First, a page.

A pair of hand-holding skeletons in a burial site in Italy have been found to be male, according to researchers at the University of Bologna.
The “Lovers of Modena” – two bodies that were buried holding hands near Bologna, Italy – were first found in 2009 and are believed to have been buried between the 4th and 6th century CE.
At first, the sex of the skeletons could not be determined using genetic analysis. But researchers developed a new technique using a protein found in tooth enamel and determined that both skeletons likely belonged to men, according to an article published in Scientific Reports.
This isn’t the first ancient grave site archaeologists have found with two people buried hand-in-hand; others have been found in Greece, Turkey, Romania, and Russia. But those were all male and female couples.
And while researchers were confident enough about the couple’s relationship to name them the “Lovers of Modena” in 2009, discovering that they were both men has researchers confused.
“There are currently no other examples of this type,” Federico Lugli, the lead author of the study, told Rai News. “Many tombs have been found in the past with couples holding hands, but in all cases there was a man and a woman. What might have been the bond between the two individuals in the burial in Modena remains a mystery.”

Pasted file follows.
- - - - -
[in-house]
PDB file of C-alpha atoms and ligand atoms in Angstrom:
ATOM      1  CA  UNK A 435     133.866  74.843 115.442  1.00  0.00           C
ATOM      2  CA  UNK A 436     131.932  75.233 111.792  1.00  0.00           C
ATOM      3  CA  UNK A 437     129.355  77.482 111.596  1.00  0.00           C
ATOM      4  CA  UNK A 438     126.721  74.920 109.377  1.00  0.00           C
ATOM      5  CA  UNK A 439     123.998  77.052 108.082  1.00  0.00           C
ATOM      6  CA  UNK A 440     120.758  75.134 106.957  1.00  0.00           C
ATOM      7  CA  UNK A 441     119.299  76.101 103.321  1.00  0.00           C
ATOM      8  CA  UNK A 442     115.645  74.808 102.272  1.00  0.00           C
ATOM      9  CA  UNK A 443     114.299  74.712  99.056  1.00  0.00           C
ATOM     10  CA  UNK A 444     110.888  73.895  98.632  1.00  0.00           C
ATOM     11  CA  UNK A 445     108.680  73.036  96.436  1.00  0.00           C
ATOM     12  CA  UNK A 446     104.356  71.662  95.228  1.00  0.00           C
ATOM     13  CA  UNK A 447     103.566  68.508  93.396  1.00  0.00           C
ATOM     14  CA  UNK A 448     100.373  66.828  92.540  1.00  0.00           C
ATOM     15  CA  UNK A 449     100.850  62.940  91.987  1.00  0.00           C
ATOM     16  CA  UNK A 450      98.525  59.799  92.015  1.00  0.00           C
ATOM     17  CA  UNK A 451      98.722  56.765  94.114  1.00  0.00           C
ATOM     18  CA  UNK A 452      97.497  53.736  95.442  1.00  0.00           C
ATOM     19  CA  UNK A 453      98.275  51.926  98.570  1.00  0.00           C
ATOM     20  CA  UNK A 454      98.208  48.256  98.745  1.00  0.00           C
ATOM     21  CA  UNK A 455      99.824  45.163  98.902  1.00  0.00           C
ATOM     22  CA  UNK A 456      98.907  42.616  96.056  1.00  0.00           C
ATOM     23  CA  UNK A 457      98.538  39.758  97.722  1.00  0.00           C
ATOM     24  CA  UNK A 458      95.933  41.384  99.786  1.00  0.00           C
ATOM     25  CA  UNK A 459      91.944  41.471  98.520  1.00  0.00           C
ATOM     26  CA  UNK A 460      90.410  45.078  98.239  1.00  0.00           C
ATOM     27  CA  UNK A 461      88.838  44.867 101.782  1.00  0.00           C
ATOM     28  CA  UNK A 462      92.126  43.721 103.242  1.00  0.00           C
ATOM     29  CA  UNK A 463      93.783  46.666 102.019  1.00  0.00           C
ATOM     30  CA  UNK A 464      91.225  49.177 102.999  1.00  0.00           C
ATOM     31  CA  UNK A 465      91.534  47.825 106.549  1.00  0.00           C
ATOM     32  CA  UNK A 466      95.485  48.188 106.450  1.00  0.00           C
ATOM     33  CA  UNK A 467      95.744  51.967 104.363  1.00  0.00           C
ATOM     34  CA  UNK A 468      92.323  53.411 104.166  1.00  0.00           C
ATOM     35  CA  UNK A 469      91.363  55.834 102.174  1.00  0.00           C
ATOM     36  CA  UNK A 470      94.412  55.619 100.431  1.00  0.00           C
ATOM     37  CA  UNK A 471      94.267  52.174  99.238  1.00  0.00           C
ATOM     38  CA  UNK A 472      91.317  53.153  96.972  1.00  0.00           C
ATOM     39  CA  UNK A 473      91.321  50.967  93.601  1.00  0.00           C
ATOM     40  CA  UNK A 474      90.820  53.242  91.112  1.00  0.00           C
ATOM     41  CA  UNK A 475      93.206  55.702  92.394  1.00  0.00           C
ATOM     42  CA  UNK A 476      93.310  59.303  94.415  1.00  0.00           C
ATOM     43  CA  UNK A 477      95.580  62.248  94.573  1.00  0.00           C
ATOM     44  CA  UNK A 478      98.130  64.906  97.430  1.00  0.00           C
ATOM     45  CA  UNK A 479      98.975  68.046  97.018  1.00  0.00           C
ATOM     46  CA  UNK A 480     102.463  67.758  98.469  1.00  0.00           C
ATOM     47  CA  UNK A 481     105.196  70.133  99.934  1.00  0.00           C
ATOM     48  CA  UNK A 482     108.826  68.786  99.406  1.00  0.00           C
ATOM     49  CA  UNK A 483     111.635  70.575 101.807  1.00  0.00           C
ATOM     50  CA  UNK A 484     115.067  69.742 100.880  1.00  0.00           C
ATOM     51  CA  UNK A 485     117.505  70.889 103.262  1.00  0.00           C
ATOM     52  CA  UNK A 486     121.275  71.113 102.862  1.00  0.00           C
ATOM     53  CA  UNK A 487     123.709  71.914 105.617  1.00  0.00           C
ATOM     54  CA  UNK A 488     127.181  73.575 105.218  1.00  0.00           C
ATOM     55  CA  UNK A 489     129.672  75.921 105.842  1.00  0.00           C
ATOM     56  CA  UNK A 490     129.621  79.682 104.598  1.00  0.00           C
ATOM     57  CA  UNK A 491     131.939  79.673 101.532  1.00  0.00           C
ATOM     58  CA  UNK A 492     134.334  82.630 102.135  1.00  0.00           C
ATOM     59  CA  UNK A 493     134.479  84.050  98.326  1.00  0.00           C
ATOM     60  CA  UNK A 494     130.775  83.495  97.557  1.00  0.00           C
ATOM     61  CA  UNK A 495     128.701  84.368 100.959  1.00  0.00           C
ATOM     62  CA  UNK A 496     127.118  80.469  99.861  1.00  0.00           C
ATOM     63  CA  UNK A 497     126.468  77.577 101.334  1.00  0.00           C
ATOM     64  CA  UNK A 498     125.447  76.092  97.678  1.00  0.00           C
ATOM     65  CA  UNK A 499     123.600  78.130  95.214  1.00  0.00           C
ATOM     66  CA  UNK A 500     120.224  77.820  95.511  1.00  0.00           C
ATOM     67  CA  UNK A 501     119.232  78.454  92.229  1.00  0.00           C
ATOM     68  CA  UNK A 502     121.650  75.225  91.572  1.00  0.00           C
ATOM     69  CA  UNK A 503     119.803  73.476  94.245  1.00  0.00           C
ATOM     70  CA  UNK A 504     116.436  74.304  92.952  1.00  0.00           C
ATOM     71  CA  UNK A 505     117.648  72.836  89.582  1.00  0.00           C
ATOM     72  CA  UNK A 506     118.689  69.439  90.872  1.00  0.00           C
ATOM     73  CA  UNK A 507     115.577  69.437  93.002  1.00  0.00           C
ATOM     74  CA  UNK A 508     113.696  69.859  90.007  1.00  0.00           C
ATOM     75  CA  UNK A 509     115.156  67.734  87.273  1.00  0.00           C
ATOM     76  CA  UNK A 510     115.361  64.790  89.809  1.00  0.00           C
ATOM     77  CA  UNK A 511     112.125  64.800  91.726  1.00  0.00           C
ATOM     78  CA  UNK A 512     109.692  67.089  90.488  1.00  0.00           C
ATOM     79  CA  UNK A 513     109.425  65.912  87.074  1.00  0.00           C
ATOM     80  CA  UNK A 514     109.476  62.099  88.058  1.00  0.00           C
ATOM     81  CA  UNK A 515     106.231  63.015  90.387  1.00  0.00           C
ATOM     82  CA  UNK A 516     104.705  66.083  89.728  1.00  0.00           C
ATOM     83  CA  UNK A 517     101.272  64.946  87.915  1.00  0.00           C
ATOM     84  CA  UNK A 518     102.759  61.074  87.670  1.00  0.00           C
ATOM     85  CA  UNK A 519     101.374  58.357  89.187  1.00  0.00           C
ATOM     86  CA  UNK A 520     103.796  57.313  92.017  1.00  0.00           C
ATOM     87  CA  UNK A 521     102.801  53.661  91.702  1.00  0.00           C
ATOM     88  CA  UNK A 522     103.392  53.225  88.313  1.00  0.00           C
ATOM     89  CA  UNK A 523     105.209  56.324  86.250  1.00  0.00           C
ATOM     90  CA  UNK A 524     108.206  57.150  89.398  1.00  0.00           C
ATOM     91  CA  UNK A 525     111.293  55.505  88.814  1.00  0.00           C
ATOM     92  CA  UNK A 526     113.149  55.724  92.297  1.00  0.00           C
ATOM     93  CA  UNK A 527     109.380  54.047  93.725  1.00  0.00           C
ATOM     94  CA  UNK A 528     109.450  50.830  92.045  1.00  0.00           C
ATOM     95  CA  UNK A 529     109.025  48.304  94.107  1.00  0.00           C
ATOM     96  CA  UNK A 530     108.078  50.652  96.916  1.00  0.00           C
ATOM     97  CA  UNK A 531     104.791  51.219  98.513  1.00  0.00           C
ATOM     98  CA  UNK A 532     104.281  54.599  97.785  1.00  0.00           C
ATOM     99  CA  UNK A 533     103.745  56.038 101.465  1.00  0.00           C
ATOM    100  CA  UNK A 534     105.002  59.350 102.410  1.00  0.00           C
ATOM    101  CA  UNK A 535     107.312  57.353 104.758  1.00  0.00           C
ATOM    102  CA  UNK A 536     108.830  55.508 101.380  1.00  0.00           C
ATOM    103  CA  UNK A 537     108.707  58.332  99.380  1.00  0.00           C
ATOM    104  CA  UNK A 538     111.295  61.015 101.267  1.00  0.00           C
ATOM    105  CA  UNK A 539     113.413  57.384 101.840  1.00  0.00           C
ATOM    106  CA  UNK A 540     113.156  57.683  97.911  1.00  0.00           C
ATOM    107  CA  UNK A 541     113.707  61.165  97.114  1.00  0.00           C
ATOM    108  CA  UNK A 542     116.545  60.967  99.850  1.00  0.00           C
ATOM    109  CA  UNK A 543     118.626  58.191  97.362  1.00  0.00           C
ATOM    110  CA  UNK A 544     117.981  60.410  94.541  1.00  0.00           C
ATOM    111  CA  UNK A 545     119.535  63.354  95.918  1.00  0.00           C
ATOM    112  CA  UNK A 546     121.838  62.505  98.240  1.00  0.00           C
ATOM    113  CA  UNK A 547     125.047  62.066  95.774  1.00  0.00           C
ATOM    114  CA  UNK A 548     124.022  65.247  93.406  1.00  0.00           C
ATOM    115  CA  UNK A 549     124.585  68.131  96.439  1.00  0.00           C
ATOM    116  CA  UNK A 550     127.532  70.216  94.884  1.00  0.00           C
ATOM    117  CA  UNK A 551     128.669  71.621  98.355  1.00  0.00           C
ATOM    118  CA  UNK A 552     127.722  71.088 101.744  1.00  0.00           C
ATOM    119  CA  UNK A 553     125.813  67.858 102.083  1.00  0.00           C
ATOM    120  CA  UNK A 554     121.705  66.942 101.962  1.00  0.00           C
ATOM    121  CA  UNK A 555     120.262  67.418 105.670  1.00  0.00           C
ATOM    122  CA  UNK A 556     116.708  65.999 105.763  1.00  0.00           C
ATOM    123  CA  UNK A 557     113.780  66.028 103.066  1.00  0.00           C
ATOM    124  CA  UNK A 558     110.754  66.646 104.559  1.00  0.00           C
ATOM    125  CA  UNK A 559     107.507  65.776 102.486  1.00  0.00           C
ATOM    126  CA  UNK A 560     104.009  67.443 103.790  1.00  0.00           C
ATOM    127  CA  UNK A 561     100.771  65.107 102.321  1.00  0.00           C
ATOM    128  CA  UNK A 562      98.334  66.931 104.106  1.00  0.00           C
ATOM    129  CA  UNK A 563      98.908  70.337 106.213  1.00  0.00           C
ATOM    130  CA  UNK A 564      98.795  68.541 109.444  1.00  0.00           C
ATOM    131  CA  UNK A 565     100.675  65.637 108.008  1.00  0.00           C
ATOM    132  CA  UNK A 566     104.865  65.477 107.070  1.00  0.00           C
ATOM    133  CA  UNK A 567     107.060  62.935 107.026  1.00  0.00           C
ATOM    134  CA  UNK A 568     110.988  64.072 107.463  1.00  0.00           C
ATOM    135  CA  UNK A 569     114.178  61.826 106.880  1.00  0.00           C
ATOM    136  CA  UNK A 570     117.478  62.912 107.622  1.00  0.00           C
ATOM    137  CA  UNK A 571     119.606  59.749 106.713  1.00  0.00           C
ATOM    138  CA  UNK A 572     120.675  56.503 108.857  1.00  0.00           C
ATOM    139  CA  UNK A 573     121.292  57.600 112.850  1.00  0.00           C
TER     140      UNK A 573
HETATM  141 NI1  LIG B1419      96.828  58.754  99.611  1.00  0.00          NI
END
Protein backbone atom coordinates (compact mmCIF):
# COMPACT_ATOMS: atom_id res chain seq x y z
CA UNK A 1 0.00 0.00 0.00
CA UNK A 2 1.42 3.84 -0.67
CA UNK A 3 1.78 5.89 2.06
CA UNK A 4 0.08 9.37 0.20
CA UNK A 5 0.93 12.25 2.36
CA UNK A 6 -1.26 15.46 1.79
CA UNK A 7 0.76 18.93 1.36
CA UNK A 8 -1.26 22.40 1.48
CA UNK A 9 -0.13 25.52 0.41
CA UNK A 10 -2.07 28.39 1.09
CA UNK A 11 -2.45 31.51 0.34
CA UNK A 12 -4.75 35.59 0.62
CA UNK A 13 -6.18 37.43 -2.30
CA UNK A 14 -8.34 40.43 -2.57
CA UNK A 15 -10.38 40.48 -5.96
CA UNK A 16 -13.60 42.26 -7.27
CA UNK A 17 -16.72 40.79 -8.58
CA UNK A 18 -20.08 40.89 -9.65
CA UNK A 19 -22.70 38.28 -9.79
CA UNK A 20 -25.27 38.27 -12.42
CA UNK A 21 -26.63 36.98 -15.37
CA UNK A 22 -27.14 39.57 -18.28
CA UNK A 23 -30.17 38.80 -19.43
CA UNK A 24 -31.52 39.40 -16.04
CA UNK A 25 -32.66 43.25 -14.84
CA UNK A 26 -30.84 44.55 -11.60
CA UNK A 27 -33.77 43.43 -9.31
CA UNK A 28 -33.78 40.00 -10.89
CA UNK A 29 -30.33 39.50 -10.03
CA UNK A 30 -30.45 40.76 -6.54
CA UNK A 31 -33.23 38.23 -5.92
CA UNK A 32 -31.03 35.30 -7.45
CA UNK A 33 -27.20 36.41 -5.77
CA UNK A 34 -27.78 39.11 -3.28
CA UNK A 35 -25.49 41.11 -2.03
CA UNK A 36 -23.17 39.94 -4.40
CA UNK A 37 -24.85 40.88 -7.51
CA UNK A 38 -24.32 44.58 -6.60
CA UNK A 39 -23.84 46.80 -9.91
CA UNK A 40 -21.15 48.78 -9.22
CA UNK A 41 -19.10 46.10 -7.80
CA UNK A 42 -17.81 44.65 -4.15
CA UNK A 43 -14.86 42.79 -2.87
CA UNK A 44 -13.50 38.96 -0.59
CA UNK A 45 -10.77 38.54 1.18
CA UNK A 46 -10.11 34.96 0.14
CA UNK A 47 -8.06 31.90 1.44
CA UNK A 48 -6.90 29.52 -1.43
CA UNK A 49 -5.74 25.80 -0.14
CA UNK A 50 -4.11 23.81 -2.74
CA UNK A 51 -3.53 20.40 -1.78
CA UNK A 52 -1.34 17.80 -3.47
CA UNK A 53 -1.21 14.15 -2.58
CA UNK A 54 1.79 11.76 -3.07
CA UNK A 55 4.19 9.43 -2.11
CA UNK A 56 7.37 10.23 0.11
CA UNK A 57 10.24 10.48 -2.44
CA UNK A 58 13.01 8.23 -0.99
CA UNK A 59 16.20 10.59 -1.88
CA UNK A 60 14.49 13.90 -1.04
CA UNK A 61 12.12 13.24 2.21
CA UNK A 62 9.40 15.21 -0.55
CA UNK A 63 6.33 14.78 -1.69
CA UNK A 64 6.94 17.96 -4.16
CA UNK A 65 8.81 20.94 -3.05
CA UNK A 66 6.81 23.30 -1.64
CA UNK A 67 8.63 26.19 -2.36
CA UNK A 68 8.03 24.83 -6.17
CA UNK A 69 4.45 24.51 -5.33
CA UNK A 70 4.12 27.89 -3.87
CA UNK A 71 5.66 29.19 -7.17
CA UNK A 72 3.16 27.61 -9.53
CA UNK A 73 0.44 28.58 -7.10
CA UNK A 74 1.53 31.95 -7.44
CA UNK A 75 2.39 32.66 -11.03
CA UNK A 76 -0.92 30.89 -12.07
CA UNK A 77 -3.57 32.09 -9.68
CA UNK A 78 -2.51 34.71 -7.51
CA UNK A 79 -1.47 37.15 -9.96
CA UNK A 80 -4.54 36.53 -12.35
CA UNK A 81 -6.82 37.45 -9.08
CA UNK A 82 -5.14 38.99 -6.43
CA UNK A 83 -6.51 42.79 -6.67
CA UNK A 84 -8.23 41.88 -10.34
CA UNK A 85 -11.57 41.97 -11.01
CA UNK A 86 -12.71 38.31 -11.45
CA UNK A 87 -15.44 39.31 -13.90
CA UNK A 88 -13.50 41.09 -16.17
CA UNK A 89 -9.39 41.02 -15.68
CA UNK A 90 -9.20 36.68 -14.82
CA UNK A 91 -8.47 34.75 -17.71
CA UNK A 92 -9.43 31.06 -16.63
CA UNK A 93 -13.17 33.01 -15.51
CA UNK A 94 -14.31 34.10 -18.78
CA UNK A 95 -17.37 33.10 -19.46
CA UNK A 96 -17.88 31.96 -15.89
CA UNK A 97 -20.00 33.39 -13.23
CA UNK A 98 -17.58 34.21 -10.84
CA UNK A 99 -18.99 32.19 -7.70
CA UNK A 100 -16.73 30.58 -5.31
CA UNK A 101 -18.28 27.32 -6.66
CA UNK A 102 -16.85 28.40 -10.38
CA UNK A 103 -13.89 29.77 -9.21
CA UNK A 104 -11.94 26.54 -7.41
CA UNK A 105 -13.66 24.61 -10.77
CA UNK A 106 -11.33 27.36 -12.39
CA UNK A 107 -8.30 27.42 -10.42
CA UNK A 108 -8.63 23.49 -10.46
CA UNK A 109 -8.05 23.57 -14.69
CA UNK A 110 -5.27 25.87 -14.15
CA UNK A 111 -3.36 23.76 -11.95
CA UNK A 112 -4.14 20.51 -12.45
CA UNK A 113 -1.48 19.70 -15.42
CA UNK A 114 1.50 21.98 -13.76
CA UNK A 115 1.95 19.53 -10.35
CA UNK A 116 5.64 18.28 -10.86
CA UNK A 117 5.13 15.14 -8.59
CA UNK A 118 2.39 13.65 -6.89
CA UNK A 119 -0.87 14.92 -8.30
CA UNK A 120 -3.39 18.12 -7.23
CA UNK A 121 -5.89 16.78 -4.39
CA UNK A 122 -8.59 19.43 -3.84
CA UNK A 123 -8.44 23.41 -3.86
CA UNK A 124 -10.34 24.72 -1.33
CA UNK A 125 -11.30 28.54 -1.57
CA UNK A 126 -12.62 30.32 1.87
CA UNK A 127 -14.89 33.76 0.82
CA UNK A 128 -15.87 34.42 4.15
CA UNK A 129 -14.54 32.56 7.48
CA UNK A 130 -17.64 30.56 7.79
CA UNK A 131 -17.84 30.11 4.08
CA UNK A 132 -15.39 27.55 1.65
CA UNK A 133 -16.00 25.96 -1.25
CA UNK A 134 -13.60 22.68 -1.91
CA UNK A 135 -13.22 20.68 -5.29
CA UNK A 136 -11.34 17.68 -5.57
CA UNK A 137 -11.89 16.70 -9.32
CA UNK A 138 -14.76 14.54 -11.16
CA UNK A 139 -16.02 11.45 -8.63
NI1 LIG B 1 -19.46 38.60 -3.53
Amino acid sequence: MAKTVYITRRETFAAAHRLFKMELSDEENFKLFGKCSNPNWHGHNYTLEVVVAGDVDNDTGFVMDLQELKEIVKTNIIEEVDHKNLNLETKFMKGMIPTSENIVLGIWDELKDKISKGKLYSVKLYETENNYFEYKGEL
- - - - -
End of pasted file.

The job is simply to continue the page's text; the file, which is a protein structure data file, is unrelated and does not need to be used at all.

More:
Lugli said that it wasn’t common for men to be buried like this in this time period, but that their burial suggests a relationship of some sort.
“In late antiquity it is unlikely that homosexual love could be recognized so clearly by the people who prepared the burial,” he said, suggesting that they may have been cousins or soldiers.
He did not speak to the possibility that one of the individuals in the tomb lived their life as a woman and had “male” protein on their tooth enamel because they were transgender or intersex.